Sunday, October 23, 2011

When Writing, Avoid Ending

• Hi! Good-bye!

• Once upon a time, there was a prince and a princess. They met, fell in love, and lived happily ever after.

• There was a mysterious murder in the village. The butler did it.

I just finished writing a piece of music for a friend I always had to hang up the phone on, because she didn’t know how to end a conversation. She would think of another question to ask or story to tell. Since it was her idea, I didn’t feel too bad about simply saying, “Karen, I'm hanging up now, good-bye!”

While composing, I was torn. I didn’t want it to end, because I was enjoying creating something for her. On the other hand, I needed to get it to her quick, because she is in the final stages of Alzheimer’s, and won’t be around much longer.

All I had to start with were two pretty chords that I found in a piece written for children, and a rhythmic idea. I wasn’t thinking about the fact that Karen is Irish, or that she had such a happy laugh, or any private jokes between us. I just laid my hands on the piano and started playing.

The first thing I hit was an A minor chord. My negative self, in its smarmy voice, announced, “Oh, that’s real original!” But I made a decision to let it start there, because, that’s where it started. And then more decisions were made, which is really what the writing process is about. Experimenting and trusting your judgment to make good decisions.

I continued playing and writing, trying to find a place for that chord progression I liked (which took many rewrites, experiments, and inversions of chords before I found just the right sound.) and for the rhythm I had in mind.

Something that has always been my mantra is “avoid ending.” Keep it going. Avoid things that make it sound like it’s over. Search for the search, the explorations, the unknown.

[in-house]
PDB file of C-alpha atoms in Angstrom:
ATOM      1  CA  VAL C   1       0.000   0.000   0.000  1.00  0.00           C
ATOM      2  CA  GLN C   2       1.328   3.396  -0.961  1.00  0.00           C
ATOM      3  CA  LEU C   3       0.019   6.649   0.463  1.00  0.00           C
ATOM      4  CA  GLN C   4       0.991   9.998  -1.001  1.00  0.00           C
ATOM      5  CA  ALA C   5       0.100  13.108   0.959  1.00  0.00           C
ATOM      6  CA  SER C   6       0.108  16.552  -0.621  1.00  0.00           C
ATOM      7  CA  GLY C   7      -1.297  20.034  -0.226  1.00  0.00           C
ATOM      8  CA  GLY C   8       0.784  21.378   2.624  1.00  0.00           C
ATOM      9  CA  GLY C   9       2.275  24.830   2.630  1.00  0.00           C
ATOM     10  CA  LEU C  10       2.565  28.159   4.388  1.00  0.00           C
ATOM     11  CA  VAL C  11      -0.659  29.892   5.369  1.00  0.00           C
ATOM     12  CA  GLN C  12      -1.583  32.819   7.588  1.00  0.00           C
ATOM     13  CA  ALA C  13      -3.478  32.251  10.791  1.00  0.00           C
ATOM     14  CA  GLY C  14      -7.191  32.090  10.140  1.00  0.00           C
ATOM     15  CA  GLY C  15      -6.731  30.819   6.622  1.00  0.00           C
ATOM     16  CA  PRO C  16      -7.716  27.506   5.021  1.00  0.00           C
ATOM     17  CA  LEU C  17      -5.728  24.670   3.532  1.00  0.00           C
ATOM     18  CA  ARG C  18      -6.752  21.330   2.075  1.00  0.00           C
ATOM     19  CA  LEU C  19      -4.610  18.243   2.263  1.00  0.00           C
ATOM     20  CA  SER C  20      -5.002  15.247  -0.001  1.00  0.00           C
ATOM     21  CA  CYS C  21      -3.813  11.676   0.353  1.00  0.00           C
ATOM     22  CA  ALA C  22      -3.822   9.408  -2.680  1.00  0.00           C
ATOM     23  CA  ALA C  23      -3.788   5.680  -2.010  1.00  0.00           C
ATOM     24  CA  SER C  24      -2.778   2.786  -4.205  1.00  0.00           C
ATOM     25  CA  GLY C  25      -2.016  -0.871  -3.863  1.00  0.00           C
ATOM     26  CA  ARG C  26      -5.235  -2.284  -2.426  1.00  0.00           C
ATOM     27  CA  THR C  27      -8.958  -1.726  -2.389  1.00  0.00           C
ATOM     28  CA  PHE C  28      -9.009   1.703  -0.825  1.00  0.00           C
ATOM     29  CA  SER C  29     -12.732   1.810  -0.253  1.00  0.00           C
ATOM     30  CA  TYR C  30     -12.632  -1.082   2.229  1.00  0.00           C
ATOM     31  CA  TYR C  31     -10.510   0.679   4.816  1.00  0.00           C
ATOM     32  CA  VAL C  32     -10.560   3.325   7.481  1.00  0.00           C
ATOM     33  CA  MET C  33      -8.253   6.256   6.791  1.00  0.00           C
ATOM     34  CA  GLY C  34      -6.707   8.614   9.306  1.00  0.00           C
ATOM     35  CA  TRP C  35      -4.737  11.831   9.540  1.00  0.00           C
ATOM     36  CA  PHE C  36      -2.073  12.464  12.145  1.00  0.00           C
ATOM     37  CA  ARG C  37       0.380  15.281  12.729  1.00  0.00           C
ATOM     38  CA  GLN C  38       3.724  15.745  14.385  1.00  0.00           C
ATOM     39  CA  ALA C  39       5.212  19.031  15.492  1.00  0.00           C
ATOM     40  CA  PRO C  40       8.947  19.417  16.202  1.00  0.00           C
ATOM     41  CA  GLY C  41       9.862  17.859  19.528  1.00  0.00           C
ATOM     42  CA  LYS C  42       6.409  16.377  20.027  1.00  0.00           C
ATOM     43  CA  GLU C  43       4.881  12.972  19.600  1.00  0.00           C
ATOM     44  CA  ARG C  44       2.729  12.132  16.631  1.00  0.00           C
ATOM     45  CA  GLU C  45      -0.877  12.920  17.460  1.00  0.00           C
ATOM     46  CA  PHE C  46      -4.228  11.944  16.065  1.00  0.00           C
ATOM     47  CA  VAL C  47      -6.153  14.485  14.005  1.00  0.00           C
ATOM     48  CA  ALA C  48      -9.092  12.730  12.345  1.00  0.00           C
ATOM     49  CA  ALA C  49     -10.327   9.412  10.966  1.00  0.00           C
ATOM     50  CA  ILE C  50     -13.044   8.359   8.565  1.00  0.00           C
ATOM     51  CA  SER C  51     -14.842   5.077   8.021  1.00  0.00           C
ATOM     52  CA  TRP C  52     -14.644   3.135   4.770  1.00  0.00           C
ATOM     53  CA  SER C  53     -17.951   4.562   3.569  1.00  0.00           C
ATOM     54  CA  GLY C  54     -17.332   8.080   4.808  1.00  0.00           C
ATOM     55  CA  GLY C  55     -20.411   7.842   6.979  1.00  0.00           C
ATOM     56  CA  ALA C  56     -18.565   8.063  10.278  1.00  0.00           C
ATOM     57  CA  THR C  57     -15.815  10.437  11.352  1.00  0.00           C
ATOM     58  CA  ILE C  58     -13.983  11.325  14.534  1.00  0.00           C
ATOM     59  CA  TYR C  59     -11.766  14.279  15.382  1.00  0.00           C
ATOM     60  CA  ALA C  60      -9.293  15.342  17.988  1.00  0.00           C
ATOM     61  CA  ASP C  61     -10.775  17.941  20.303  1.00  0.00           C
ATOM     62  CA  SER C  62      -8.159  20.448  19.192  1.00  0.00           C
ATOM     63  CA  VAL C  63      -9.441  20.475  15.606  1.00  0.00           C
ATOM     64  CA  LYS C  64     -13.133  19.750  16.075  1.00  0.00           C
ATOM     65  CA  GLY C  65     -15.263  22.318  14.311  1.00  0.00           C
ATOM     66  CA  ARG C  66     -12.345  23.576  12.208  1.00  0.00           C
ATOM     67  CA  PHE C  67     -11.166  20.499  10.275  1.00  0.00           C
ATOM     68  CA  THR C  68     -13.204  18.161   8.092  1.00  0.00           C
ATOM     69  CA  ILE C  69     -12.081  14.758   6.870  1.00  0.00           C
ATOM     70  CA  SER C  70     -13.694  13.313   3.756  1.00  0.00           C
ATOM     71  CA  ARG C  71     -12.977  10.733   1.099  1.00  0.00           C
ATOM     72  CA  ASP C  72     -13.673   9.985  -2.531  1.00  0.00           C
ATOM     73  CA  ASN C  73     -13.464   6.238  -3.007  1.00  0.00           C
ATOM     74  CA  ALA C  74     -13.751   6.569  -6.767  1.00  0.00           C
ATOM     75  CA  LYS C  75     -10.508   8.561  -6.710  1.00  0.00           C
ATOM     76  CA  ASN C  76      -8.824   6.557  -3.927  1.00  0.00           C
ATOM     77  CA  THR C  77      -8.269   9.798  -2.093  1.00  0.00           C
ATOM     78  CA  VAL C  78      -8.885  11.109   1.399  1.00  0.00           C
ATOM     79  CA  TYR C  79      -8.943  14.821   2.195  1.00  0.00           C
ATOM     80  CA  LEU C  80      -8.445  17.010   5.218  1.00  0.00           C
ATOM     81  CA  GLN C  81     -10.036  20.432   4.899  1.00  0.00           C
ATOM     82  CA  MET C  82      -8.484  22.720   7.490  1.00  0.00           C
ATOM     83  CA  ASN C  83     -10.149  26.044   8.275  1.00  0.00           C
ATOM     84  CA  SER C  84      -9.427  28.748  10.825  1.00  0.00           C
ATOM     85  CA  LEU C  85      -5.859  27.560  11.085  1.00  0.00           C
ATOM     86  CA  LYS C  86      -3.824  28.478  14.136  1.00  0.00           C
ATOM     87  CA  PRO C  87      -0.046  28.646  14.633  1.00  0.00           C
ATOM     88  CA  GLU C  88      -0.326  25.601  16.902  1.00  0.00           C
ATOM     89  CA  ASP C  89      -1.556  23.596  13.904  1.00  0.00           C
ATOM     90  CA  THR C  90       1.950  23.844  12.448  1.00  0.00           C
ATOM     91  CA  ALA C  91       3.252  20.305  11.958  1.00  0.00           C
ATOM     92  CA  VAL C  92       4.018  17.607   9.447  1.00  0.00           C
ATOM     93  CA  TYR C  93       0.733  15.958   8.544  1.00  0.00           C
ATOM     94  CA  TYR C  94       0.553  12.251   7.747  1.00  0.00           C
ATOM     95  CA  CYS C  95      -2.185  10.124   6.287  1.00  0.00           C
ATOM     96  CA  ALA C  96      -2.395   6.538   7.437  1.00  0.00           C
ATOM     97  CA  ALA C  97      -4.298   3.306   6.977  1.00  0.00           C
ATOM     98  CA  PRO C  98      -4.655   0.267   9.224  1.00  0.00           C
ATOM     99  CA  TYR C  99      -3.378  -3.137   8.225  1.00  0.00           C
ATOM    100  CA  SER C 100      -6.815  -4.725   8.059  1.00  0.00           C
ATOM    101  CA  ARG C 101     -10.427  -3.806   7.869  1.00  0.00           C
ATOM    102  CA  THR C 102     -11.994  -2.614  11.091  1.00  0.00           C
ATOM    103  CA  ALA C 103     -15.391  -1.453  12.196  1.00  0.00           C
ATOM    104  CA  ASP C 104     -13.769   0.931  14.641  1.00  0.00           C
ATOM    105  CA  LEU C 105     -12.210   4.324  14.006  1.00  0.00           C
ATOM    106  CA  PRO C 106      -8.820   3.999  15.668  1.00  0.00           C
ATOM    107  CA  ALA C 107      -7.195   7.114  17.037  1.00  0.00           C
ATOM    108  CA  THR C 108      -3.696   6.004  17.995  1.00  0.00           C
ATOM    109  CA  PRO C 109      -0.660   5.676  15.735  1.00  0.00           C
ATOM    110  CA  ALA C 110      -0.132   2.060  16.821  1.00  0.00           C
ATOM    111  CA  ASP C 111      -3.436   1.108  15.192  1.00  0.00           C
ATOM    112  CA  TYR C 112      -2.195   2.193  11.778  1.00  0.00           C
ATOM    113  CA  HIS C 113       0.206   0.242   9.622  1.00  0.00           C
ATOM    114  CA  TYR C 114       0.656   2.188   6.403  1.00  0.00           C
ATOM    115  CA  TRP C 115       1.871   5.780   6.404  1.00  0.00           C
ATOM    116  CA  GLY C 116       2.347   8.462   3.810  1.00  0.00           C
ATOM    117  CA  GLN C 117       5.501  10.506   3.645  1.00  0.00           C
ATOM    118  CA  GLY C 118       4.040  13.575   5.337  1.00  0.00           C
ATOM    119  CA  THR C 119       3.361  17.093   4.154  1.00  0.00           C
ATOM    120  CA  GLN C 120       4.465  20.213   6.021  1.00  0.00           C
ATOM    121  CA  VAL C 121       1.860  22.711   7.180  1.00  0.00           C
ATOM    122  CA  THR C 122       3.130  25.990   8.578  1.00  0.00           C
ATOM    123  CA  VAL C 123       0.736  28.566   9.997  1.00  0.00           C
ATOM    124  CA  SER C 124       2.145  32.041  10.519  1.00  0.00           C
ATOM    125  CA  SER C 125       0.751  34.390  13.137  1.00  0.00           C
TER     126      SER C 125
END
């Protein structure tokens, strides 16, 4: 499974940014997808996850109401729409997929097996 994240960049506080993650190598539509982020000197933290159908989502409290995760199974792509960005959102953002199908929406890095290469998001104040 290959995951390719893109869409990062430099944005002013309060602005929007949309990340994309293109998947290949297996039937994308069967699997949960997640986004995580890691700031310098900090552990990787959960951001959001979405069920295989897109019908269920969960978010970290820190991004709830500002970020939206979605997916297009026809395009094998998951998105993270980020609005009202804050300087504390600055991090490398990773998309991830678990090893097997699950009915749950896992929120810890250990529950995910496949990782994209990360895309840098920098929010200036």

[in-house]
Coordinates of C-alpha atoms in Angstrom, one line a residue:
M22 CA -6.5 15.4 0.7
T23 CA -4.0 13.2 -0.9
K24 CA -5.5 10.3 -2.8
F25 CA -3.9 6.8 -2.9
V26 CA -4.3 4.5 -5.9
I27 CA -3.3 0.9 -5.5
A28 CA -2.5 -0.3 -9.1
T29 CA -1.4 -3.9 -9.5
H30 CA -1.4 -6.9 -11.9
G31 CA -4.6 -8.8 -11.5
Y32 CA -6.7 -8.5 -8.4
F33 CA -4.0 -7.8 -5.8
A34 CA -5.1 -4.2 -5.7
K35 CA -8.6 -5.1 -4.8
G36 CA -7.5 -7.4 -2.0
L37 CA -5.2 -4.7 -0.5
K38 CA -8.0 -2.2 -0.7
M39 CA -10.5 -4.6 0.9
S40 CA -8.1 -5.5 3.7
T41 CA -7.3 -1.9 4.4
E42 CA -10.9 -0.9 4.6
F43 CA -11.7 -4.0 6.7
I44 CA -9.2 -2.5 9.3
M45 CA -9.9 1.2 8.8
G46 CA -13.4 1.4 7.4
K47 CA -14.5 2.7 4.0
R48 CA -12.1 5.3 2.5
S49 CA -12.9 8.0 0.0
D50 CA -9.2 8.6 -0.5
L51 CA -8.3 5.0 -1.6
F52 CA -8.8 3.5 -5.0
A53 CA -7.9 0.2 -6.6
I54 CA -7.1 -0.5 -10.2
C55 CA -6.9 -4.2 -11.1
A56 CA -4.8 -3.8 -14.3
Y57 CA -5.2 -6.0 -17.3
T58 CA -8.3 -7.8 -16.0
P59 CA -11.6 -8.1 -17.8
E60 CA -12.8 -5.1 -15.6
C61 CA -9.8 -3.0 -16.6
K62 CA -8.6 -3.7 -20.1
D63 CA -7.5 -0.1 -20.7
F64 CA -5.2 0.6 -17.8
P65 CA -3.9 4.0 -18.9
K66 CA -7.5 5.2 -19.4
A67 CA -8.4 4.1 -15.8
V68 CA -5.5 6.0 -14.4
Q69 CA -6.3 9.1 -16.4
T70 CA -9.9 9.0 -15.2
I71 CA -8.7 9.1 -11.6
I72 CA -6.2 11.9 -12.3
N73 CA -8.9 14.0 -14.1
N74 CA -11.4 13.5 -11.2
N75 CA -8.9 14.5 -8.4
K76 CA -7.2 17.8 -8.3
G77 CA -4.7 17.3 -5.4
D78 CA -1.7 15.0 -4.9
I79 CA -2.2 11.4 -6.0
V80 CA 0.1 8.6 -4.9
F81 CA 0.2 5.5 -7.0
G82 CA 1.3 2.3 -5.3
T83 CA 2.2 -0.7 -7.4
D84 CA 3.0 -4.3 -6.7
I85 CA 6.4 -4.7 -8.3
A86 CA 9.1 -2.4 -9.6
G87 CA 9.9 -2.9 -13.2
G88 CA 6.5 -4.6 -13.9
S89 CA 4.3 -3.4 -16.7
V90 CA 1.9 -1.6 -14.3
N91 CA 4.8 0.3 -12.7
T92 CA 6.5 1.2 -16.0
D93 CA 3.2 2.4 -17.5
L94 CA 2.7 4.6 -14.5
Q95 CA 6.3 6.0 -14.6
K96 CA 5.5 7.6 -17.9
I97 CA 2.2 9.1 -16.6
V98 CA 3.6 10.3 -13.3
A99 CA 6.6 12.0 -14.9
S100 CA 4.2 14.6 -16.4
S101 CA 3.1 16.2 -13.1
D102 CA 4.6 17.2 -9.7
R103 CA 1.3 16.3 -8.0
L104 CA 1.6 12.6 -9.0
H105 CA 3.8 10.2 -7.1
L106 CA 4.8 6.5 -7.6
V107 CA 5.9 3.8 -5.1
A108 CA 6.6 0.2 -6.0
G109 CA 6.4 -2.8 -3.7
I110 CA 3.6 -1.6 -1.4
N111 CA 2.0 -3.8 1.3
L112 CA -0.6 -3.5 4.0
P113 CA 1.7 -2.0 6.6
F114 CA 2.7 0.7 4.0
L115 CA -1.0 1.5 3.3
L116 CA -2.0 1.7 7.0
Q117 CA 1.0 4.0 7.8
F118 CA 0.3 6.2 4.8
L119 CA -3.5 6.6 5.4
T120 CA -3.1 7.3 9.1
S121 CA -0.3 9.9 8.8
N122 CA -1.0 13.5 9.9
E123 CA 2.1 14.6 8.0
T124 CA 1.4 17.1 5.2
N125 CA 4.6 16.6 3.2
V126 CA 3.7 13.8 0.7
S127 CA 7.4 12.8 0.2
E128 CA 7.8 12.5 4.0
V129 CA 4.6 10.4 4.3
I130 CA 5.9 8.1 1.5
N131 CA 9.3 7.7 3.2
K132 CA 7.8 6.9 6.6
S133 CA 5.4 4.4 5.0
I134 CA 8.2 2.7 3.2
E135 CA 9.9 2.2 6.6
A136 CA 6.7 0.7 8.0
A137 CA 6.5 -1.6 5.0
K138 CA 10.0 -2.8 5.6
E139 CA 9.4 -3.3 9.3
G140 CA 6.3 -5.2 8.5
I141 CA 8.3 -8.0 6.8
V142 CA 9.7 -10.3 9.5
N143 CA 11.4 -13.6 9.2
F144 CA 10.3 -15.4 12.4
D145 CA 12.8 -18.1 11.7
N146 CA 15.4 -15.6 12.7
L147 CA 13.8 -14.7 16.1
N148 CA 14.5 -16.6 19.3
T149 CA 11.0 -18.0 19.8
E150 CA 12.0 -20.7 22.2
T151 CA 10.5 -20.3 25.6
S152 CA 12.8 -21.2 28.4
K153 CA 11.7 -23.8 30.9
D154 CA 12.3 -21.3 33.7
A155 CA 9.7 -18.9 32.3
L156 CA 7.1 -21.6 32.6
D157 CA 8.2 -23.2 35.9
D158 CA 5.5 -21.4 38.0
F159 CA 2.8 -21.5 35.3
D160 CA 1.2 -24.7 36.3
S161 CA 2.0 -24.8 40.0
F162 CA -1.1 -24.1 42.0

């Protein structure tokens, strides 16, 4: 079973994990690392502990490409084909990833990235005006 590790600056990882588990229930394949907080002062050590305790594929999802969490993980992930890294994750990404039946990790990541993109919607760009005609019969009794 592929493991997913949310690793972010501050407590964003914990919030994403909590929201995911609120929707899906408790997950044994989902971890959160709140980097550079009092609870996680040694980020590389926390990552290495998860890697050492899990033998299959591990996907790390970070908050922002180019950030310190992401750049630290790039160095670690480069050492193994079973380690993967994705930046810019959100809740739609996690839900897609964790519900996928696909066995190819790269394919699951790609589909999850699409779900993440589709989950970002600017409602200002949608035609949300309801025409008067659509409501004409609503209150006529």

On what became the first page, I came to a place where I could easily have resolved a chord in the typical way. But in order to avoid ending, I had to keep toying with other possibilities. After finding my way through that section, I landed in new territory. I’m in E flat minor, and I want to have an interesting running figure in the left hand. I tried so many combinations of notes before hitting upon a series of 6 tones that felt right. I improvised for days with my right hand while my left hand repeated the 6-note figure, all the while having my digital recorder capturing the sound.

Well, after all of that playing, my left hand was getting worn out. I had made lots of what I thought were good decisions and got them all on paper, only to have to change something that seemed so clever at the time that I wrote it.

Some of my students don’t like wasting paper. I, on the other hand, think that writing all the experiments down and having lots of material to work off of, is not a waste at all. (I wish that I was neater and more organized, but that’s a different issue.)

When I visited Karen at the Alzheimer’s unit in August, she talked, she sang, and she held my hands so tight that I didn’t think she would ever let go. Finally, her daughter said, it’s time, she needs to rest, you can open your fingers and she will be okay. When trying to finish the piece, I had created several lengthy endings. My son, Taylor, suggested, “Mom, you should just end it, abruptly, like when you used to hang up the phone on Karen!”

If you would like to listen to the piece, titled “Still Something To Say,” I posted a video here:

And if you would like to hear about page 3 and 4 and 5, well, I could tell you story after story after story . . .

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